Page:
In Asking the Prophet, we use our alien probes to pick the brains of sci-fi and speculative fiction writers. This week, we talked to author Deek Rhew about speculation, conspiracy, and transporters.

How do you formulate your ideas into speculative fiction that feels plausible?

I have a folder full of story ideas. A lot of them come from questions I come up with. What if someone were to be sent back in time? Or whatever their power or the situation is — I ask myself a question and then think about it. So for 122 Rules I thought, what if someone was trained to control everybody around them? How would they be able to manipulate people? How would they control that power? Who were they trained by? Maybe it was the government or a private enterprise. You run down all these bunny trails, and eventually it led me to start writing.

Cover image of Rhew's '122 Rules' 

What’s a piece of current technology or a recent discovery that gets your brain spinning for speculative fiction possibilities?

I read about real-life transporters, where they take one atom and they do something to it and there’s a corresponding atom somewhere else: Whatever they do to one, it happens to the other. I was just thinking about this the other day. What if you could transport yourself or use that technology to somehow merge yourself into someone else?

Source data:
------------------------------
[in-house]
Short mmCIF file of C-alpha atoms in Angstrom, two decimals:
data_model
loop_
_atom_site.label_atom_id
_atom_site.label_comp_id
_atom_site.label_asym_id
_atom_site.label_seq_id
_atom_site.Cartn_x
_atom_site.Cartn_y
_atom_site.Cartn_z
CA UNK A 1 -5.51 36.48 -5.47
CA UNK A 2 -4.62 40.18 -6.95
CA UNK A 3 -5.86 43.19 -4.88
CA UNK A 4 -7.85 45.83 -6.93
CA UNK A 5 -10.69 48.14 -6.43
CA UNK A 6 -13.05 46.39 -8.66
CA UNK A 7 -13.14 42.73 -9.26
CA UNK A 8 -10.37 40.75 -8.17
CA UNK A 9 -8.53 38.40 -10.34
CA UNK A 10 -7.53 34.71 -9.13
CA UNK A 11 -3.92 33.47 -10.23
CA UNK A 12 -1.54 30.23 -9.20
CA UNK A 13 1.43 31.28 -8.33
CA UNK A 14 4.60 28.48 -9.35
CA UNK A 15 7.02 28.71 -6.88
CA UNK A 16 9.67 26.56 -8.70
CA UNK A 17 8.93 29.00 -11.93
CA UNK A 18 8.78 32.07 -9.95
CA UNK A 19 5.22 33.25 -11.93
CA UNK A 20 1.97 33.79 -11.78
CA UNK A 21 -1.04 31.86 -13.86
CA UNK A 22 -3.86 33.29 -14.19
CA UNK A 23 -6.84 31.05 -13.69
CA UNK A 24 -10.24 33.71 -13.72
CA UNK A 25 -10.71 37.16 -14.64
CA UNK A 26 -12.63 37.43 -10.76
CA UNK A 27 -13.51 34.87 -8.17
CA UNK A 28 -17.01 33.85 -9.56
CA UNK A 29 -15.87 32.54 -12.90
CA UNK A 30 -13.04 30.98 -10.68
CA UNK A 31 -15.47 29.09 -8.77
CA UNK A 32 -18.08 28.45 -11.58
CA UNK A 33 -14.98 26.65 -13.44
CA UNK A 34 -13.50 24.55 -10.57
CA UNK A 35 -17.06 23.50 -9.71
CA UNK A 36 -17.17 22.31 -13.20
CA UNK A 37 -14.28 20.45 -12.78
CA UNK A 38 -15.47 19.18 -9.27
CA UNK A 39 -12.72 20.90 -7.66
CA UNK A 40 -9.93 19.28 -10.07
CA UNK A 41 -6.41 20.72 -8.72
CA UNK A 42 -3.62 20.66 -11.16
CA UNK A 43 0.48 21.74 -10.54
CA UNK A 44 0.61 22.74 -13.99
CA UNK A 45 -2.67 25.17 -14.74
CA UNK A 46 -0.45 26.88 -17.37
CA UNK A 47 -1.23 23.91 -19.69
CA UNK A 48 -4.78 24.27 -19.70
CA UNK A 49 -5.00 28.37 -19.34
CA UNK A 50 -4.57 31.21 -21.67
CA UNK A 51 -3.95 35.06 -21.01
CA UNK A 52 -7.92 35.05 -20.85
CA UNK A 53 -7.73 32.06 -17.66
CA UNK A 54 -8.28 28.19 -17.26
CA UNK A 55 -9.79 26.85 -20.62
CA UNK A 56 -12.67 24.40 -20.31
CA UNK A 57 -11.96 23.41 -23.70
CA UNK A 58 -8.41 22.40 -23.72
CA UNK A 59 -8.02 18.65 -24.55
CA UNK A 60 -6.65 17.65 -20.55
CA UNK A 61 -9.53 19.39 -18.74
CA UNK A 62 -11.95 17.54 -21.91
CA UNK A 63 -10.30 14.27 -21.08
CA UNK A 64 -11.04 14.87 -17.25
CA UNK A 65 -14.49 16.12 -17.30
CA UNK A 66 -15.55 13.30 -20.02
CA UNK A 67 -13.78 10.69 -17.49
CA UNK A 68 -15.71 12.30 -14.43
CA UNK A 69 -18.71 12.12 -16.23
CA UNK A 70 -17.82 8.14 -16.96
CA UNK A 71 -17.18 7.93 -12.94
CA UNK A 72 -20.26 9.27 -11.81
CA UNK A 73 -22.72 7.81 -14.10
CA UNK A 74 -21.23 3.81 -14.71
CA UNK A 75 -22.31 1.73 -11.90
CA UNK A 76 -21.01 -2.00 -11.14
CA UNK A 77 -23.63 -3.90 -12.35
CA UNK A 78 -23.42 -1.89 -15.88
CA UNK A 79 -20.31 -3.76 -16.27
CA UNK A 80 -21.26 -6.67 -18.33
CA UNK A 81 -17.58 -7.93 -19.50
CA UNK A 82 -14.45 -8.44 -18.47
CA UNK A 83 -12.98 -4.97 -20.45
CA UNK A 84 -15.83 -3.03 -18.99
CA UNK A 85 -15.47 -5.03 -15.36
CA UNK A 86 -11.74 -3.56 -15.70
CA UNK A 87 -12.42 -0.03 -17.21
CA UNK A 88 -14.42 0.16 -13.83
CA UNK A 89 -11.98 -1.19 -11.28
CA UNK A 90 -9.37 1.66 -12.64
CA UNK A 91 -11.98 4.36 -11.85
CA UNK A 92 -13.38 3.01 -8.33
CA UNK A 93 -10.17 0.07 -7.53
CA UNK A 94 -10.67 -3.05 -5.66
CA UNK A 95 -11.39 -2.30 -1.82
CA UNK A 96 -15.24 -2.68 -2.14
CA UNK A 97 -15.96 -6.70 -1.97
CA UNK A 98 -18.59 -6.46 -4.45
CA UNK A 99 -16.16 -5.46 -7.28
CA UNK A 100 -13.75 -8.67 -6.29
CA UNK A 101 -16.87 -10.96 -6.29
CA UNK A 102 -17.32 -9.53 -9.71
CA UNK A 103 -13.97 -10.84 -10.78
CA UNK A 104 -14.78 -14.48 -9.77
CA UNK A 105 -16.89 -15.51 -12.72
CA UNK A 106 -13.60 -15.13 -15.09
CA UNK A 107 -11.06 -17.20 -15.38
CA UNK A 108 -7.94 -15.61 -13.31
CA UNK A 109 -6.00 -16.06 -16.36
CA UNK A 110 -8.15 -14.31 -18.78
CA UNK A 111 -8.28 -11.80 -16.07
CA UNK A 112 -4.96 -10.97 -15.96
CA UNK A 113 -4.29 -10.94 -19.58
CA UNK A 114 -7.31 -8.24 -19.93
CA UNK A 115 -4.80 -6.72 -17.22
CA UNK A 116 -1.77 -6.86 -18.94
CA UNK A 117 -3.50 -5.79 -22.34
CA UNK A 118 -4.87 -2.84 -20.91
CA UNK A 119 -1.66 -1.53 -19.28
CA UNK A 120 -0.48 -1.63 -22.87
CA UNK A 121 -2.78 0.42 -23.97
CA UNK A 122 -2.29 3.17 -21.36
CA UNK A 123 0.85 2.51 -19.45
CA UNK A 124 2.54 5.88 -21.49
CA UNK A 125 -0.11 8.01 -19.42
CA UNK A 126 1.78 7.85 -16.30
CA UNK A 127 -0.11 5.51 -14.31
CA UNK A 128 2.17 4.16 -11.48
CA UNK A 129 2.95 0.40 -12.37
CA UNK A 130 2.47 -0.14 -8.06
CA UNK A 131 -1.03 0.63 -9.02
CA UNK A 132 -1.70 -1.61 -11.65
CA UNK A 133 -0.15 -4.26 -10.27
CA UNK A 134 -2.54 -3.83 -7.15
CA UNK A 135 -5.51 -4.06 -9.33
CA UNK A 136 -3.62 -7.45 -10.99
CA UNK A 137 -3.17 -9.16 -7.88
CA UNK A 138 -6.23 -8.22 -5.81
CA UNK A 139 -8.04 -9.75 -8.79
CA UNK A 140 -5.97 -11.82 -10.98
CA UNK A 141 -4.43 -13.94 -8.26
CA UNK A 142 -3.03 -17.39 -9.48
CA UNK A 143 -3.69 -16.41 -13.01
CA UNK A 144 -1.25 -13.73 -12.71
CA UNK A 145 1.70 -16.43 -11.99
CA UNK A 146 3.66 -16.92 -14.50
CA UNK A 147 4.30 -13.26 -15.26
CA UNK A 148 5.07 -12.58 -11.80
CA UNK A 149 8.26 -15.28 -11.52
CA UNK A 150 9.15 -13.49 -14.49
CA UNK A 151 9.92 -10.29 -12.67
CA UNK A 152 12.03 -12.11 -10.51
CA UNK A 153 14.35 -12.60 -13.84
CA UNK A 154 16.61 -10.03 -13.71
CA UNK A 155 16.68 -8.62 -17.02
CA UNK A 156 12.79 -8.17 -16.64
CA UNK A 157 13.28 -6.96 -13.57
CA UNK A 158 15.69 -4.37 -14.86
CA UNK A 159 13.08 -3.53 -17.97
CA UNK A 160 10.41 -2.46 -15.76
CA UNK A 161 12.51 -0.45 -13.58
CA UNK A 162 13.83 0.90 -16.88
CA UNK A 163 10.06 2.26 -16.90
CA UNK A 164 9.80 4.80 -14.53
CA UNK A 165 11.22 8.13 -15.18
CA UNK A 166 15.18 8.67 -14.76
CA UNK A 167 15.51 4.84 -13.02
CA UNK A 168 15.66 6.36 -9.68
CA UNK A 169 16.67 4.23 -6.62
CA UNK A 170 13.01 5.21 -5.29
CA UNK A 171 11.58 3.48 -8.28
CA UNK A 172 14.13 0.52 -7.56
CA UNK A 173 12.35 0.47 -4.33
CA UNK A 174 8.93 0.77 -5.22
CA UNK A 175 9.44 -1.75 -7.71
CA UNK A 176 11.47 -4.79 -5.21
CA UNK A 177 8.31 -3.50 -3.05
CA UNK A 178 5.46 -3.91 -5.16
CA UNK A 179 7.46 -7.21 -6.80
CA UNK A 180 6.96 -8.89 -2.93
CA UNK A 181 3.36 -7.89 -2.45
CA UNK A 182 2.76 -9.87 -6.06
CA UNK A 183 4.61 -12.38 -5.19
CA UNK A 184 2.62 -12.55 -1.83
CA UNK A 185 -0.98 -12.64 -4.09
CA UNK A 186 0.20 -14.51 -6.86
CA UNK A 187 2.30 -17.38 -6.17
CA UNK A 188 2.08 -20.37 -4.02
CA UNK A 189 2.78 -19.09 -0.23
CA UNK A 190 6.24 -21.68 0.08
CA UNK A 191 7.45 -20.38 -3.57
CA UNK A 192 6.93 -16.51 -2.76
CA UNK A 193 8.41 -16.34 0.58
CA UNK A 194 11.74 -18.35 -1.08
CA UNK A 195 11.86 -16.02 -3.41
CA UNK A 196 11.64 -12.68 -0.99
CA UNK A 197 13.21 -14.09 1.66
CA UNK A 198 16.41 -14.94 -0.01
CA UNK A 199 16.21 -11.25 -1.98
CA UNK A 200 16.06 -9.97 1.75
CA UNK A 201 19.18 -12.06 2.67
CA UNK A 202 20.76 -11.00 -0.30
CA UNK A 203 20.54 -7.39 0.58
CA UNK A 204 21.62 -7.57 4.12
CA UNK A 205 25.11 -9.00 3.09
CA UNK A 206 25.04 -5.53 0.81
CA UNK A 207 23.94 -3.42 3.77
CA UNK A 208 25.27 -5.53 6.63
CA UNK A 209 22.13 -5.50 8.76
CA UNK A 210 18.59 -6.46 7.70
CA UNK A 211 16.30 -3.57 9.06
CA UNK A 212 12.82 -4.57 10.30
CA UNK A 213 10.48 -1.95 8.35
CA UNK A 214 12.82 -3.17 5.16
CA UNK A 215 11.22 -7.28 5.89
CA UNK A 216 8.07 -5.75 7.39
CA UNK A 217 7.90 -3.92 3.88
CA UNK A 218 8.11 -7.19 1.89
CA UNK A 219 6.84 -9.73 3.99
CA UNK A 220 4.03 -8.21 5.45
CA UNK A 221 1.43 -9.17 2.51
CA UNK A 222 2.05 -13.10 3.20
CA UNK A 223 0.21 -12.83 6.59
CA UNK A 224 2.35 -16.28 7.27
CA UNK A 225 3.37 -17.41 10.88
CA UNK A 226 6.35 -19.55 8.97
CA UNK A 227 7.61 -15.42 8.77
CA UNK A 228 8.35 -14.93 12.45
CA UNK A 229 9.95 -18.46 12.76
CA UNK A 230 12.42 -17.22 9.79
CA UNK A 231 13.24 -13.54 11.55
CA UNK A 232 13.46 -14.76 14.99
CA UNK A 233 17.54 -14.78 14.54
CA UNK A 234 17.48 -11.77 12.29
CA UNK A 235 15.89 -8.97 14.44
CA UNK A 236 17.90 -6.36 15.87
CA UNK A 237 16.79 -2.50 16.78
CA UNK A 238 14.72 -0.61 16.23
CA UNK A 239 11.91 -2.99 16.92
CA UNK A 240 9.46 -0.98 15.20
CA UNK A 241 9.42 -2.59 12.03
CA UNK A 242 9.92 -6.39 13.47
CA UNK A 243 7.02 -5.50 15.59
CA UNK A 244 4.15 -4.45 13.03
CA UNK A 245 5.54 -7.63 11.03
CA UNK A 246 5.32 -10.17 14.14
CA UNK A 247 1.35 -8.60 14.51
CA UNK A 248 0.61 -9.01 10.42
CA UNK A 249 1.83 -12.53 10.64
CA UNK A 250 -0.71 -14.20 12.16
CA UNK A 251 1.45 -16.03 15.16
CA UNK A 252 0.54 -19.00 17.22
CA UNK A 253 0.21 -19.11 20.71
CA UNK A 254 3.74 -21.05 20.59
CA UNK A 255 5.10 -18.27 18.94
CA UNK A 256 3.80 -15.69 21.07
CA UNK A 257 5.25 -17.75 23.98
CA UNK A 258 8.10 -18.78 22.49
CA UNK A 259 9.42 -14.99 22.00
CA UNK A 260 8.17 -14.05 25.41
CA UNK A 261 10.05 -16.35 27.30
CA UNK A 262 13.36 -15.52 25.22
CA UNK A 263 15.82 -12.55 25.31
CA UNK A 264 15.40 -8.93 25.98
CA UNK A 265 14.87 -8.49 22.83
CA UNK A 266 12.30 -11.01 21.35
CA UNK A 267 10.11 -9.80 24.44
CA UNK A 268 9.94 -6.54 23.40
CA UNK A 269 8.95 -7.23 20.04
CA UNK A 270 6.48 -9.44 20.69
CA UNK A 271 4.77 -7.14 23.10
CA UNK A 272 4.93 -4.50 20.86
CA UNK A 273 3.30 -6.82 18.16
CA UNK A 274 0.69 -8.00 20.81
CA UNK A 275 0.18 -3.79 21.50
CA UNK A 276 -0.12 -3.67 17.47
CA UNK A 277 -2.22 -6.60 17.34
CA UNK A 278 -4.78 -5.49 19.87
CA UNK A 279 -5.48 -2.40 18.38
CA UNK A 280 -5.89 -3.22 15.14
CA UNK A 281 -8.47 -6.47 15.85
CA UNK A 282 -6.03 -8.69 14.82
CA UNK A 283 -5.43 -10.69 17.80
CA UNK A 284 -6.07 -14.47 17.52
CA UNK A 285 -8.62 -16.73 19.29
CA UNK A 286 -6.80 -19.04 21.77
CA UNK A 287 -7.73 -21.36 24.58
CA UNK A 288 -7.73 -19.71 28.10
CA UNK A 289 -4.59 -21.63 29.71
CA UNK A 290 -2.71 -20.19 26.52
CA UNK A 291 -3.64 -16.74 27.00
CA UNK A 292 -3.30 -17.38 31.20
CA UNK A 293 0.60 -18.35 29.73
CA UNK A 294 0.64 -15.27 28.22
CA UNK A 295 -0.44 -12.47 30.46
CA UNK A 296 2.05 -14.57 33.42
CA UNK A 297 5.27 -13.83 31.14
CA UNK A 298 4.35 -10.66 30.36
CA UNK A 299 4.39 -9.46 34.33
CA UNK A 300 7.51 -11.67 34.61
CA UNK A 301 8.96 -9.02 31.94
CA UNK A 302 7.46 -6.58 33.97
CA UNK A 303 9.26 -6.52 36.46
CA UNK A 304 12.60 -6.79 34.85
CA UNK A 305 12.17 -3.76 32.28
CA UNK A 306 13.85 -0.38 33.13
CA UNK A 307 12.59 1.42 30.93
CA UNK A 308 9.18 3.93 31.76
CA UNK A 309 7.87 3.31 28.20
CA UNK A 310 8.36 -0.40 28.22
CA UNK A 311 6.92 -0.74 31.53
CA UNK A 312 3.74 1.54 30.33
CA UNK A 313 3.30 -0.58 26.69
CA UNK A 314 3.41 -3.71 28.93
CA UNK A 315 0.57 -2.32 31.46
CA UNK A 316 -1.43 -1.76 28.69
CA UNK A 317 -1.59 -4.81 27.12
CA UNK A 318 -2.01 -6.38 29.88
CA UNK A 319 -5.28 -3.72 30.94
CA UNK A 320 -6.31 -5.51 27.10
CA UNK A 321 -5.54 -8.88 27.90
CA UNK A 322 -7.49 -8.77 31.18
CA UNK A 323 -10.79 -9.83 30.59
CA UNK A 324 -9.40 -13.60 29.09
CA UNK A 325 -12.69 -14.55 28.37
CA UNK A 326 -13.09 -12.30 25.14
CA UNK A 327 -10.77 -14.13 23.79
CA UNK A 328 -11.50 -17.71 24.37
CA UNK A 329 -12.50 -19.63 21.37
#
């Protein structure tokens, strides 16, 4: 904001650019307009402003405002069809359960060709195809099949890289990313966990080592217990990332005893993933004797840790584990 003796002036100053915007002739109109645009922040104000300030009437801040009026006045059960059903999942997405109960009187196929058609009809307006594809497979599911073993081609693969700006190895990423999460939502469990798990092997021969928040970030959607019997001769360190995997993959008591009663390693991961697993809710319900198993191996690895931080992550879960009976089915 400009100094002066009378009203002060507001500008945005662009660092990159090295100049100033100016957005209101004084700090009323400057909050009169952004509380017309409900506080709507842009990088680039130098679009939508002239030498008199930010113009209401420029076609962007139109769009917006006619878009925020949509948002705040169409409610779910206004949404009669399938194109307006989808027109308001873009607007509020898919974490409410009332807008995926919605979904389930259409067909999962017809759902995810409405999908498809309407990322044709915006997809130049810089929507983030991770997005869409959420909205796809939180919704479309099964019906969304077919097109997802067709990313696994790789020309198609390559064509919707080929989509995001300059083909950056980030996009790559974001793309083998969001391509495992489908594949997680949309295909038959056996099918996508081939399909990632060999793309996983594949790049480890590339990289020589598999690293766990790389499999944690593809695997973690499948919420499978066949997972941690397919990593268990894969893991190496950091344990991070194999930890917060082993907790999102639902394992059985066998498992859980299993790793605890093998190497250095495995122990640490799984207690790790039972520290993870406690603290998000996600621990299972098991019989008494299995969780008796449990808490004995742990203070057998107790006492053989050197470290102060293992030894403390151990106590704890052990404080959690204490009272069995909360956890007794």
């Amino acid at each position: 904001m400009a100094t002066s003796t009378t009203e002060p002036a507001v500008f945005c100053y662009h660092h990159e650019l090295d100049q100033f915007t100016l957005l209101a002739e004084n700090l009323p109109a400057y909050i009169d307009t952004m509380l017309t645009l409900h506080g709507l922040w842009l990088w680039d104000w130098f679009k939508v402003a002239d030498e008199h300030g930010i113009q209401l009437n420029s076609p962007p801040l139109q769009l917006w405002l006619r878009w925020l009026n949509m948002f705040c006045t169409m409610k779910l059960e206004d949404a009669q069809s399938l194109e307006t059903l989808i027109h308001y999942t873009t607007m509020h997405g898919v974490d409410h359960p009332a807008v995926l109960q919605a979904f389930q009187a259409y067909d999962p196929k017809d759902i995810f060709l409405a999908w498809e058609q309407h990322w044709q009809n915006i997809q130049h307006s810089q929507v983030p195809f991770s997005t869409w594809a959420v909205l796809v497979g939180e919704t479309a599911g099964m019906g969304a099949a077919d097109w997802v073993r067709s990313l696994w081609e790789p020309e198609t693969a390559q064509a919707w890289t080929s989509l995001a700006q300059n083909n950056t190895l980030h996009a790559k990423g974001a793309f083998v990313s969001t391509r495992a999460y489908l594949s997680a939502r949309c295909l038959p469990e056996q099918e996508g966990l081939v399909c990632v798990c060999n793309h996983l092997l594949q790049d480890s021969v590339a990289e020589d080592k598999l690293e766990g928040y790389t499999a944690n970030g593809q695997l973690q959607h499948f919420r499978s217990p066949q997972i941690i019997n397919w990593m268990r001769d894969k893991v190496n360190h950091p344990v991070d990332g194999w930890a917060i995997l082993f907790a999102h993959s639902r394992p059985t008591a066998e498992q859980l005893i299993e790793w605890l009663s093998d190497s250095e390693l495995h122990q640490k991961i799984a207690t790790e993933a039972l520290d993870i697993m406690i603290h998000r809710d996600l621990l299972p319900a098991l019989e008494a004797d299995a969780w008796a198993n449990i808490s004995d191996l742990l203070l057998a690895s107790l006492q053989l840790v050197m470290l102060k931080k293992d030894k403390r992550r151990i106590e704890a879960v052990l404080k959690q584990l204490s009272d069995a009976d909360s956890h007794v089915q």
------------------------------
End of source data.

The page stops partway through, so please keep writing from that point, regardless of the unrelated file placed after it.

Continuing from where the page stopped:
So if you took that technology and you’re taking your soul, if you will — this energy that is you — and you take it out of your body and put it in someone else’s body and ride along with them and maybe even control them. Almost like Stephenie Meyer’s The Host but you jump into them and come back out. It’s a little different, because that was actually dealing with aliens. But that atom moving technology they’re working on is really intriguing. I’ve tried to come up with several different way to use that.

And who are some of your literary influences?

My wife is one of my favorite authors of all time. My favorite author other than her is Stephen King.

He’s easily one of the best writers I’ve ever read. His storytelling is elegant, his characters are real, he’s got these multilayer stories that you don’t get lost in. His bad guys are just awesome. I love a good bad guy. They make everything else more colorful and more interesting. I like Christopher Moore, too. He tells these outlandish hilarious stories. Those are my big ones.

My name is a pen name — Deek is actually a character from one of Stephen King’s books. It’s one of my ways of bowing to the man.